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  5. #5
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    Batman knows of what he speaks...an 11 mile bike is pretty short and I wouldn't worry too much about calories burned, but hot and humid means stay Hydrated! How long are the runs, and what kind of times can you post in them? Build up your bike base miles before getting into interval training. Work up slowly and avoid overtraining.

    I should have explained bricks, but Batman has it perfectly. The run to bike brick seems easy but should be practiced. But the bike to run was more of a Jello than a Brick when I first started. Try to come into transition at about the same cadence that you run. At the beginning of the run your calves will want to cramp, learn to work thru that. About a month before my first Du I began running after every bikeride I took, training or not. It seemed to help. Remember, with this being your first - no matter what you do, as long as you finish, it will be a PR...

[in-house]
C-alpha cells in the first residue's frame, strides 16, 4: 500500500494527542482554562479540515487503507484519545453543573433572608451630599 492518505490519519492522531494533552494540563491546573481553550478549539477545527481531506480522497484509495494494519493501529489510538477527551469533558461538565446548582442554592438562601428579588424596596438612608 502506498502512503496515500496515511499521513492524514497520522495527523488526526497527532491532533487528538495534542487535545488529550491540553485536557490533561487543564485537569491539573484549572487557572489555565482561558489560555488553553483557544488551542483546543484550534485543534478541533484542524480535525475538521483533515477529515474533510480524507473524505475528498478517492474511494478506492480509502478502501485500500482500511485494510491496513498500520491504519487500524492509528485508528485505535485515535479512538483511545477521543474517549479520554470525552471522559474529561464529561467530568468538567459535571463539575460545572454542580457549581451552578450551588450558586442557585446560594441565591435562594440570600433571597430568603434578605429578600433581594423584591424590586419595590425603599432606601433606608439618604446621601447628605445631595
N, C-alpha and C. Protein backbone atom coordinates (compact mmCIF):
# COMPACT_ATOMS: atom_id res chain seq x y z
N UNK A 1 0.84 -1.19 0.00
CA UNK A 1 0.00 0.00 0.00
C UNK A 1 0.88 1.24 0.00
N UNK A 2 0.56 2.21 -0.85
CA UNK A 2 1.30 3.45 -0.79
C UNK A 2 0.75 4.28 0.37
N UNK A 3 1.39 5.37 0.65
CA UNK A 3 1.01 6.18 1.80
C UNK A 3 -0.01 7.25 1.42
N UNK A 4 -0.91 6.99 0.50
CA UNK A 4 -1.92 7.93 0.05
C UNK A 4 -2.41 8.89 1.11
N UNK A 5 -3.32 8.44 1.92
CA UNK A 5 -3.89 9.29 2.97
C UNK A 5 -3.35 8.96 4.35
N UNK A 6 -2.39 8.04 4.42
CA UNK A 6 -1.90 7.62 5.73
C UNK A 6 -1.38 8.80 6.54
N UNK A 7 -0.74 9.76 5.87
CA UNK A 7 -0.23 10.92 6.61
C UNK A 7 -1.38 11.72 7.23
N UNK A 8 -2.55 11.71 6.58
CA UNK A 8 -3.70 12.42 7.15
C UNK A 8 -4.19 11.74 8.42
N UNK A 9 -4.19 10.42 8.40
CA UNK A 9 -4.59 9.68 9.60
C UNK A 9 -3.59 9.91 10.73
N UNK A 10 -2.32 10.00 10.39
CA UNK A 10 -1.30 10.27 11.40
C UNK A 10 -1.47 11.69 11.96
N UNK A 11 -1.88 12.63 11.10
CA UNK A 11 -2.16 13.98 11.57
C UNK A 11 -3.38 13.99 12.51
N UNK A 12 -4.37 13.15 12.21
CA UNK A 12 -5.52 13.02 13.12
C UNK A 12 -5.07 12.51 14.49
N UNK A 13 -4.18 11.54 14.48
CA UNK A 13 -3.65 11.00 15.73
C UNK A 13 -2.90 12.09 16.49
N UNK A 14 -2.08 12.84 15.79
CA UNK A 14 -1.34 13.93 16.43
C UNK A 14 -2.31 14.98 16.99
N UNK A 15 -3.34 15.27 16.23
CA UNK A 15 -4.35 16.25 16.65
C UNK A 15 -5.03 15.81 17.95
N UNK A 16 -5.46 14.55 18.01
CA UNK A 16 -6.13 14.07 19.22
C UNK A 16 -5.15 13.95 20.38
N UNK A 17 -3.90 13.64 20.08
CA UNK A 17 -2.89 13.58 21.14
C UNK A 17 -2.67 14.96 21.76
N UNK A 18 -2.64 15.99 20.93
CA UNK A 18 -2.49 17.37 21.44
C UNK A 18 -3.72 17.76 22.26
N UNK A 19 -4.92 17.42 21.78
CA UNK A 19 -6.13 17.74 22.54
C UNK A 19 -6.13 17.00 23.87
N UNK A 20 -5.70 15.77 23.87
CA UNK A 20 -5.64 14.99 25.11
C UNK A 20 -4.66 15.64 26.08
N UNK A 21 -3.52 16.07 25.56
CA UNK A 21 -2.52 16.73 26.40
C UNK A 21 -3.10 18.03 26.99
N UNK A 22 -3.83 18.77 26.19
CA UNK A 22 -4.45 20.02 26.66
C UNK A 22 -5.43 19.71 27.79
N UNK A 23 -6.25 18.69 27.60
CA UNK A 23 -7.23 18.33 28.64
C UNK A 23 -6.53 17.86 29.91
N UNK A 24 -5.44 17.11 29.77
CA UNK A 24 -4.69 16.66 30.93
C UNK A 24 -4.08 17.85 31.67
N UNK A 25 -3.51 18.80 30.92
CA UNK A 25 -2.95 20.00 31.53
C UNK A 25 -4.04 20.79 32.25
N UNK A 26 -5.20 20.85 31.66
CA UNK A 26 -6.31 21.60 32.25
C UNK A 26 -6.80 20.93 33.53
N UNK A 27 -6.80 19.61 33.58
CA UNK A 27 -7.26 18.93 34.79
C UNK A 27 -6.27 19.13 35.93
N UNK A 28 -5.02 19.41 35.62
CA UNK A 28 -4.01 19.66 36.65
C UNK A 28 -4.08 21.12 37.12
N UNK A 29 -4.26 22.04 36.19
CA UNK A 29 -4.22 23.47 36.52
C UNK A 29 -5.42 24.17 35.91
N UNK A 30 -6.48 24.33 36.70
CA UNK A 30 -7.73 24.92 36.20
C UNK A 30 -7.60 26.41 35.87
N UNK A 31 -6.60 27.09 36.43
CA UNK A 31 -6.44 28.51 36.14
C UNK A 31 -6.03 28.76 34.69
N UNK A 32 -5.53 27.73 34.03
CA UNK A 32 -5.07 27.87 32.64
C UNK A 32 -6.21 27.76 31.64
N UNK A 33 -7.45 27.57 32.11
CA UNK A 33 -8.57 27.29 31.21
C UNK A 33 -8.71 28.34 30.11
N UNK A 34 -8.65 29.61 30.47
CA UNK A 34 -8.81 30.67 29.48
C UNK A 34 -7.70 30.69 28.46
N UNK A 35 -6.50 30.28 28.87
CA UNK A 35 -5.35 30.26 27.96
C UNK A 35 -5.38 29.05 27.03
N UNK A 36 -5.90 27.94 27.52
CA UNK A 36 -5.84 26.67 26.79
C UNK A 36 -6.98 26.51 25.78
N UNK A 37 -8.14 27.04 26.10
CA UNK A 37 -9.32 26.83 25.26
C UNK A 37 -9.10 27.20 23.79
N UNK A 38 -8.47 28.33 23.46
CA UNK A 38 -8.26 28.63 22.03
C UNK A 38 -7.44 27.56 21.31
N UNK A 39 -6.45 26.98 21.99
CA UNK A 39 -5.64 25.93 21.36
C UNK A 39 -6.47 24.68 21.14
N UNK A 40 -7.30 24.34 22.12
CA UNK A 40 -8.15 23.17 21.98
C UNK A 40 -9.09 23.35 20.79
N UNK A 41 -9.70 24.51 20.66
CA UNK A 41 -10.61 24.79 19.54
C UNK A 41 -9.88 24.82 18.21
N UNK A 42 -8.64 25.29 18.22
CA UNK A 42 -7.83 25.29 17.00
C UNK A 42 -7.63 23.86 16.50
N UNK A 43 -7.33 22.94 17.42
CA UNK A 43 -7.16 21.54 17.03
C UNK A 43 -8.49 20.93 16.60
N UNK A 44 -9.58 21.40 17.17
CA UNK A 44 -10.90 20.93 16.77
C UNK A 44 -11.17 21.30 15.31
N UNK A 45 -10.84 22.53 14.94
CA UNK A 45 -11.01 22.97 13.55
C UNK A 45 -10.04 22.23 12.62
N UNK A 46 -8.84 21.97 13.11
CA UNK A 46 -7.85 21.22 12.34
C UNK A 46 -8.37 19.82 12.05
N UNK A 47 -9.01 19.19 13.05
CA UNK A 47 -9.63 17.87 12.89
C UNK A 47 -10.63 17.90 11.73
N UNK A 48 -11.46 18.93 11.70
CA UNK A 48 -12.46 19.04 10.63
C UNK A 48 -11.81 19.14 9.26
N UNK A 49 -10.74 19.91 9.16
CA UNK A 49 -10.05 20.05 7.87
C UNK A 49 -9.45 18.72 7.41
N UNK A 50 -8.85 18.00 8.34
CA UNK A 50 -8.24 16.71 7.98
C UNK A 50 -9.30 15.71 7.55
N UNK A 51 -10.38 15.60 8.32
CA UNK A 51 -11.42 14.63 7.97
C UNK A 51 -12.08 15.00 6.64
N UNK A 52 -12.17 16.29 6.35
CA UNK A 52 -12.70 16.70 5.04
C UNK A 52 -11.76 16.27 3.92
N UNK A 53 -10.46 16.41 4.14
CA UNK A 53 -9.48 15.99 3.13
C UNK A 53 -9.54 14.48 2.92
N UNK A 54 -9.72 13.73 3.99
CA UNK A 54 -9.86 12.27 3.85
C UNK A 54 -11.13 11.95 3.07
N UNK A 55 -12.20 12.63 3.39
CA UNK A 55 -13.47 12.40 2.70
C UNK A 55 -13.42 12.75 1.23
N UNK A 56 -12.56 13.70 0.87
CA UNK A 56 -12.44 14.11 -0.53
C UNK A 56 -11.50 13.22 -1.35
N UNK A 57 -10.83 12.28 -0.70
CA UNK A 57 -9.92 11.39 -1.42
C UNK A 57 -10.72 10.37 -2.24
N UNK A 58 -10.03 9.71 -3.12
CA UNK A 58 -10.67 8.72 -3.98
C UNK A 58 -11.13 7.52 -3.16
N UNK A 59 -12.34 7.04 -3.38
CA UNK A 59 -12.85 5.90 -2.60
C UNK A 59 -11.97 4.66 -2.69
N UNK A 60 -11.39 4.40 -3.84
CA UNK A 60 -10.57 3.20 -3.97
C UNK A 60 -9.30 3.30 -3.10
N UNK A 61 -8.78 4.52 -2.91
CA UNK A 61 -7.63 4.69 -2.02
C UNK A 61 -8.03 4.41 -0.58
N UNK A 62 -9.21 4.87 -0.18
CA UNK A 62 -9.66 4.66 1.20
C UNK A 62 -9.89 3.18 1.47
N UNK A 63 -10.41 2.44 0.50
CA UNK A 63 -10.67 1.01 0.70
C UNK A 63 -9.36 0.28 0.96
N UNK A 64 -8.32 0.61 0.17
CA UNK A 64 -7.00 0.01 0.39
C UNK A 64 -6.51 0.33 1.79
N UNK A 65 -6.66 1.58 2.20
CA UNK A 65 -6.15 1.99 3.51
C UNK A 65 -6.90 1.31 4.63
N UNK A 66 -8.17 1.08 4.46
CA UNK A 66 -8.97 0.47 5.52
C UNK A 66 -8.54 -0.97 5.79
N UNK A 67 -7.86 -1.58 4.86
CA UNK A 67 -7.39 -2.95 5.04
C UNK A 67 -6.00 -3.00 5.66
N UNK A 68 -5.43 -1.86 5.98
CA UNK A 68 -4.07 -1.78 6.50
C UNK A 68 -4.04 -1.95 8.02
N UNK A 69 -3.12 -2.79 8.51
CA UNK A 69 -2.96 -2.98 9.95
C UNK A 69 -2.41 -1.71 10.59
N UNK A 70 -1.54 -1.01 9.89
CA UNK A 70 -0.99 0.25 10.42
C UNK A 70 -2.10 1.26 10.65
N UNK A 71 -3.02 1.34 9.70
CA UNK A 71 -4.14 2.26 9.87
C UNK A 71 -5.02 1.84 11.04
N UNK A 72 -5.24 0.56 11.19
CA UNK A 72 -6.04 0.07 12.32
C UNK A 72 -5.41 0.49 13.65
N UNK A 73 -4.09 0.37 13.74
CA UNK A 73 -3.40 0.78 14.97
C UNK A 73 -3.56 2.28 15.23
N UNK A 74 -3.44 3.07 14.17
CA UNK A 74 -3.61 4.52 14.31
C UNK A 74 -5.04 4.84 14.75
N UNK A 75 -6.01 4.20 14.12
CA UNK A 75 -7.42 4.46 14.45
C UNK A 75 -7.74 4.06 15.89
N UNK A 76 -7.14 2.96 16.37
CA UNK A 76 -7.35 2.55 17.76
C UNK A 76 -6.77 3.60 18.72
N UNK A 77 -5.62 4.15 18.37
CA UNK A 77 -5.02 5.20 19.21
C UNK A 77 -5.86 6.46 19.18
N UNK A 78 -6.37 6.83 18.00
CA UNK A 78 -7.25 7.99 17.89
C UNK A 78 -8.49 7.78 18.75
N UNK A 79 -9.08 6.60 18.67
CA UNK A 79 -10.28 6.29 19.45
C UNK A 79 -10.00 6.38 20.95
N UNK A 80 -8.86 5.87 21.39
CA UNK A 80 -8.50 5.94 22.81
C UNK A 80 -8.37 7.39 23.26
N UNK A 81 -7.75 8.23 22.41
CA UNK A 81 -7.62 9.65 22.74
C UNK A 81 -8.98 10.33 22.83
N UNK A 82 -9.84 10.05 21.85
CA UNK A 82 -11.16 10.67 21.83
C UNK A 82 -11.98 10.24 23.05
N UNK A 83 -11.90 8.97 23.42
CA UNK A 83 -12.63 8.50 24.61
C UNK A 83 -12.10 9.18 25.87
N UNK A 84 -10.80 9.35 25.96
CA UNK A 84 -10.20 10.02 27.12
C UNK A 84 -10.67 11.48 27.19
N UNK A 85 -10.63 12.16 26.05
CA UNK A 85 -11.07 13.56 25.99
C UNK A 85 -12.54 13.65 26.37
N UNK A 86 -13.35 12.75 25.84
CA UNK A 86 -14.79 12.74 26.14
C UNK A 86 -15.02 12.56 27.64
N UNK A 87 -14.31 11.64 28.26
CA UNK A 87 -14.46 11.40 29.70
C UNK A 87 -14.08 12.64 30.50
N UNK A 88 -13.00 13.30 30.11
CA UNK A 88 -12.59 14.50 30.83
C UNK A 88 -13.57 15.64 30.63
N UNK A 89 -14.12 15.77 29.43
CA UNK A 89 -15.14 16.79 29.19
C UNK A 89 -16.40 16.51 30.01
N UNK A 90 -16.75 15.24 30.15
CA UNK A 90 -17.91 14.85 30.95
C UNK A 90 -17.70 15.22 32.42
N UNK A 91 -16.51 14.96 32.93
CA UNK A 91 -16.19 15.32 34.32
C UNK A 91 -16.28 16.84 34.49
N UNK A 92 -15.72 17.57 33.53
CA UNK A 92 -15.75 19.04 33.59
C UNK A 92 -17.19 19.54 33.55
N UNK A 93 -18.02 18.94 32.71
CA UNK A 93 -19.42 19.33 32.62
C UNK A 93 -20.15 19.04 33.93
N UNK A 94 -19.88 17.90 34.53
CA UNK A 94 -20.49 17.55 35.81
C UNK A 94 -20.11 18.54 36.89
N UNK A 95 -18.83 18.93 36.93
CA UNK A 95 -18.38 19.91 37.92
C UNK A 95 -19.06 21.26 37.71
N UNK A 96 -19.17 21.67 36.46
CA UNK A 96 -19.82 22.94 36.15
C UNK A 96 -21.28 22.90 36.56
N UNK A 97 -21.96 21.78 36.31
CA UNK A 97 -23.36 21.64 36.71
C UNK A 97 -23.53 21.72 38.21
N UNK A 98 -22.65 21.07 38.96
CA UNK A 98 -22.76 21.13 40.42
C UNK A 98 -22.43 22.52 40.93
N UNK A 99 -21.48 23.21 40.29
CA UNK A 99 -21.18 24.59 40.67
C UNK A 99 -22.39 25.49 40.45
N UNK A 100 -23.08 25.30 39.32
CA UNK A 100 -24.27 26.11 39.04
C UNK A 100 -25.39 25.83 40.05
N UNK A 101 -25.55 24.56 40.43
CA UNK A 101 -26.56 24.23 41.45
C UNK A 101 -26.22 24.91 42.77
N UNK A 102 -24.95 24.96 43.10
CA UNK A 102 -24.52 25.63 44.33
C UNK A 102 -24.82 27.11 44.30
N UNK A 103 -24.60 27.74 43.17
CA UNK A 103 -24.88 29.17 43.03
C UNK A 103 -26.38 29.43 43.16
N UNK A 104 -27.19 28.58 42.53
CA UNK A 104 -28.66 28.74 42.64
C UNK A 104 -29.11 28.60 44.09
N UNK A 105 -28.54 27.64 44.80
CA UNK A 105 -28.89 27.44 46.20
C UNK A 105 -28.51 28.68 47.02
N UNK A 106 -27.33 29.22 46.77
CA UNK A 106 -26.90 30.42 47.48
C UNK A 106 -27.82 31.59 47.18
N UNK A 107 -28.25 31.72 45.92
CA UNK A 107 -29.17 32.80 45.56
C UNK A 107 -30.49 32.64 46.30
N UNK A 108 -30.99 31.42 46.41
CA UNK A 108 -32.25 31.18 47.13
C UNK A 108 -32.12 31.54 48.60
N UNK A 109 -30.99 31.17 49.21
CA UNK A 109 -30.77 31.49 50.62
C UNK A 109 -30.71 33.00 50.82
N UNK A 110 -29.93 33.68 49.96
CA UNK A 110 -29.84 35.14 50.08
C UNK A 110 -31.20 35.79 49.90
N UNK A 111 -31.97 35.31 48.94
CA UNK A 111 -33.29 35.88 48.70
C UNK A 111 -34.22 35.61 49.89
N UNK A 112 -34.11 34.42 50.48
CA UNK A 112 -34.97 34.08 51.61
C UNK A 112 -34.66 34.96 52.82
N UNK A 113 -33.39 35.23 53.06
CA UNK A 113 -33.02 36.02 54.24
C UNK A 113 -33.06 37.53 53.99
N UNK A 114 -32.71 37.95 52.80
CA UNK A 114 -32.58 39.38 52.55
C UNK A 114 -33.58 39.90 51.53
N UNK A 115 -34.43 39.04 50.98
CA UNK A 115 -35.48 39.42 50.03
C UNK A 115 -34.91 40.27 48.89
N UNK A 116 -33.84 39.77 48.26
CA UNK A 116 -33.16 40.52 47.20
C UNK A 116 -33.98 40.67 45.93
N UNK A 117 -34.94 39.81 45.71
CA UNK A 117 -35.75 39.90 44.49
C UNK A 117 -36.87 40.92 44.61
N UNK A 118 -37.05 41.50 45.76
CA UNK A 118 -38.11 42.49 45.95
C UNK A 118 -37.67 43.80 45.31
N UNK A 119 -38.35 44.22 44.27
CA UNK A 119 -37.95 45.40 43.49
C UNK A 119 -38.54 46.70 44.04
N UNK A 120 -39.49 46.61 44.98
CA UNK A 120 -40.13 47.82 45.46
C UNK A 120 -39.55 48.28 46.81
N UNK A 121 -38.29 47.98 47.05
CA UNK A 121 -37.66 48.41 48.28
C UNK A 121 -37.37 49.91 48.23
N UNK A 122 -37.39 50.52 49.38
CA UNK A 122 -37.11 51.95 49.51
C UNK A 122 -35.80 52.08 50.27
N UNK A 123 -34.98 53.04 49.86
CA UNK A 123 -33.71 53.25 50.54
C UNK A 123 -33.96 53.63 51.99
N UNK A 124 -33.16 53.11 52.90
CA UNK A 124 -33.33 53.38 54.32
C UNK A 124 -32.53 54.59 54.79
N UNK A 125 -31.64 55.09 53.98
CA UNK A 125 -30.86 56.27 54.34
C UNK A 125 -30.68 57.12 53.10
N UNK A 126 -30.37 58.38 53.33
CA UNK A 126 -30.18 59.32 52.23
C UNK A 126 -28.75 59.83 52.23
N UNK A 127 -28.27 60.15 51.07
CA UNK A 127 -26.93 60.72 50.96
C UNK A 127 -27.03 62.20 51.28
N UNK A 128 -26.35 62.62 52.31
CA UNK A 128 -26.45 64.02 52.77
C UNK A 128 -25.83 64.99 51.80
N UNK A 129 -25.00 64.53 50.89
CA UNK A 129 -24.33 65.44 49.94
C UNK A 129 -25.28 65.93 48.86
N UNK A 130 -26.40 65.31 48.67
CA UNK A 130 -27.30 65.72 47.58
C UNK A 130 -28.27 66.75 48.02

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    for a brick work out,how does this sound? 2 mile run,5 mile bike,2 mile run.go longer?

  7. #7
    Race to train jrennie's Avatar
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    I compete in the du series in sacramento which consists of 5k/14m/5k and i rotate running and cycling durring the week and on sunday I setup a transition in my driveway and do the distance start to finish. This works really well for me as it eliminates any pre-race anxiety because you are already familiar with the distance

  8. #8
    I get high on lactic acid ^*^BATMAN^*^'s Avatar
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    Quote Originally Posted by youm0nt
    for a brick work out,how does this sound? 2 mile run,5 mile bike,2 mile run.go longer?
    I would just start working on your briks starting with a bike. Like was said(just going with what has been said never don a du, but 4 years of tris under my belt) the run to bike is not that bad. Reason being your run cadence is usually very high in comparison to a normal persons bike cadence, so the run to bike you legs move slower, giving them a rest.